Professional Development and Events
John Paulas

Register for PFx workshop with PhD Matters' John Paulas

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By Emily Carman, Photo: Eric Kotila on January 26, 2021

No matter what field you are studying or what career you are pursuing, having a PhD is an impressive achievement. 

Your PhD matters, inside and outside of academia. 

John Paulas, founder and president of PhD Matters, is committed to this idea. He believes that there is no “appropriate” job for a PhD, that any career a PhD holder has is a PhD career and that a tenurable faculty position should not always be the goal for everyone because it is not the only job where a PhD has value. 

On February 4, Paulas will address these ideas during a virtual workshop presented by PFx, “Who You Are and What You Need.”

Paulas will guide participants through a series of career planning exercises to help them identify their professional goals and strengths, discover hidden professional experiences, and move forward with the next steps in their professional development.

Professional goals and strengths

The skills that students develop in PhD programs are valuable in many areas beyond academia and should be considered in such a tight academic job market.

PhD holders often have strengths such as leadership, communication and entrepreneurship which are valued in every career field. 

The question then becomes, what can I do with these skills and with this PhD? 

In an open letter to PhDs, Paulas encourages PhD students to look beyond what job their PhD can get them. Instead, PhD students should analyze their strengths, their interests and their sympathies and ask themselves how they can use their PhD to create change in their communities and the world. 

Students pursuing higher education rarely do so just to find a job. They often enter graduate school with personal intentions like helping others, impacting their communities, and learning more about issues that matter to them. Their professional goals should reflect these intentions.  

Hidden professional experiences

Personal and professional intentions can intersect in meaningful and productive ways.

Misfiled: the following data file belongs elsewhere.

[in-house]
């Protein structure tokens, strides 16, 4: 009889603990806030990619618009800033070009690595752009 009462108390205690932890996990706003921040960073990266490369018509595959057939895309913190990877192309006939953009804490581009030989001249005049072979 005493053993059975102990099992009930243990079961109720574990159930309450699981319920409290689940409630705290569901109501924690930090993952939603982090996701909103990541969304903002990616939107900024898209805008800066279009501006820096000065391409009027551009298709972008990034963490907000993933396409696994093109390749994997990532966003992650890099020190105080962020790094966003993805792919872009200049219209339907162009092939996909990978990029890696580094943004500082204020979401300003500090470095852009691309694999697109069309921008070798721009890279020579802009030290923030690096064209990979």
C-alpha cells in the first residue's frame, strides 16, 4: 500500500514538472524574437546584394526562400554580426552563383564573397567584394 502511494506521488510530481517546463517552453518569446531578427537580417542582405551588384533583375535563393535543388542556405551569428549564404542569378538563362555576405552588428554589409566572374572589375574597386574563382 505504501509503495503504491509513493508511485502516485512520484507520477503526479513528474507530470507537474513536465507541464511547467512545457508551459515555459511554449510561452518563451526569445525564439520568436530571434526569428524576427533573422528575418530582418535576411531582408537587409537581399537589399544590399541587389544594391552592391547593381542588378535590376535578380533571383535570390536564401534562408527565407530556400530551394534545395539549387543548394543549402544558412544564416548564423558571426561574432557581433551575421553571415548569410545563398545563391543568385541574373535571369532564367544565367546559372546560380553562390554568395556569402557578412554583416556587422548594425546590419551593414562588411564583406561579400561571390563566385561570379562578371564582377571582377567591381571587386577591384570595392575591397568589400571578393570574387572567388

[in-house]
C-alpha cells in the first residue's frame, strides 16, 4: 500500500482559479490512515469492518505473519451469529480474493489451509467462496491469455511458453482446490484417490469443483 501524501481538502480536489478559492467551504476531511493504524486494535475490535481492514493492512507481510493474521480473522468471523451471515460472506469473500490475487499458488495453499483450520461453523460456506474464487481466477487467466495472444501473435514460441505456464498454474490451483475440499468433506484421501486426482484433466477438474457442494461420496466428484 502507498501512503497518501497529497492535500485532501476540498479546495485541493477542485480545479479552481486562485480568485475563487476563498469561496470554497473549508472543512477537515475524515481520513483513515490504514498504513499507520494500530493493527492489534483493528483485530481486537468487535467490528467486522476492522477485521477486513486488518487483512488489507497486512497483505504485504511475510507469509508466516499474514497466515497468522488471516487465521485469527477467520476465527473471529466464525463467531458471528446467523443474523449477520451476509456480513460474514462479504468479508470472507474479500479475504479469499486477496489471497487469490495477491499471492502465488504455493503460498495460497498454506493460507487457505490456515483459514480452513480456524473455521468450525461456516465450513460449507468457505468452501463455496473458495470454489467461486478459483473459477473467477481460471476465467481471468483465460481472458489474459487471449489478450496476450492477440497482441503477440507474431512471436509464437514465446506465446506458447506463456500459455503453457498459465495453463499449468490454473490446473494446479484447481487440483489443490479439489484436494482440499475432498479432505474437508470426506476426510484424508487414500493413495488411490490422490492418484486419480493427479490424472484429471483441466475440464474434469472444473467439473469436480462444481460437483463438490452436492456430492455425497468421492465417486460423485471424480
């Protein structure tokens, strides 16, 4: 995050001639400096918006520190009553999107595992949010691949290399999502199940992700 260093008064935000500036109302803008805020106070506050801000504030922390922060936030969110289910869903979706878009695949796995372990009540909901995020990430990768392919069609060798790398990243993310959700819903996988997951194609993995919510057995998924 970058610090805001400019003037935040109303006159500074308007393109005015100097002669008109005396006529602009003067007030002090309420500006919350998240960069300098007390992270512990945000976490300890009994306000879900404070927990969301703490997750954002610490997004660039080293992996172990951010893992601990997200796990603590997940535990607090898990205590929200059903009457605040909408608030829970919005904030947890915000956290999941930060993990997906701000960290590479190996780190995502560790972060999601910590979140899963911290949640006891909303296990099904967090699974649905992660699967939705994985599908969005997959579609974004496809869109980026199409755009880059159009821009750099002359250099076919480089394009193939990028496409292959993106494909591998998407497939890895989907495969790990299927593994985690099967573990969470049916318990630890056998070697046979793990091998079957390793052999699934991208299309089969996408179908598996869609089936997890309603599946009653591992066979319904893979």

At PhD Matters, Paulas uses humanistic approaches to help individuals explore these “work-life intersections” and find careers that align with them. 

Often, a career in academia is not the best and only option. 

A “PhD Career” as Paulas calls it, can also exist in the private, nonprofit and public sectors--,virtually anywhere. 

These professional opportunities can seem hidden as academia is often misidentified as the only option for PhD holders.

In this workshop, Paulas will help expose these hidden options by identifying broad professional communities for PhD students as well as relevant externships, internships and fellowship opportunities. 

Next steps in professional development

During the workshop, Paulas will also outline next steps that both students and universities can take to expand the opportunities of PhDs and knowledge communities in the future. 

In his open letter to PhDs, Paulas emphasizes intentionality and community building. 

The goals of PhD students should be intentional and focused on their unique interests, rather than aimed singularly on entering the professoriate. 

As Paulas writes, “ jobs must be viewed not as ends but as means to accomplish what you are intent on doing.”

Community building, Paulas believes, should be broad and motivated by this intentionality. 

Networking with a diverse and widespread group of professionals and PhDs, will only expand the options of PhD students. 

The “Who You Are and What You Need” workshop will begin at noon on February 4 and will be held virtually. 

The seminar is open to all graduate students and postdoctoral scholars. 

Participants are encouraged to register for the seminar as soon as possible.   

The PFx program is a professional development opportunity provided by ASU’s Graduate College to help graduate students and postdocs explore careers in and outside of academia. PFx recognizes that while many may desire university faculty positions, this is not always an ideal or assured career.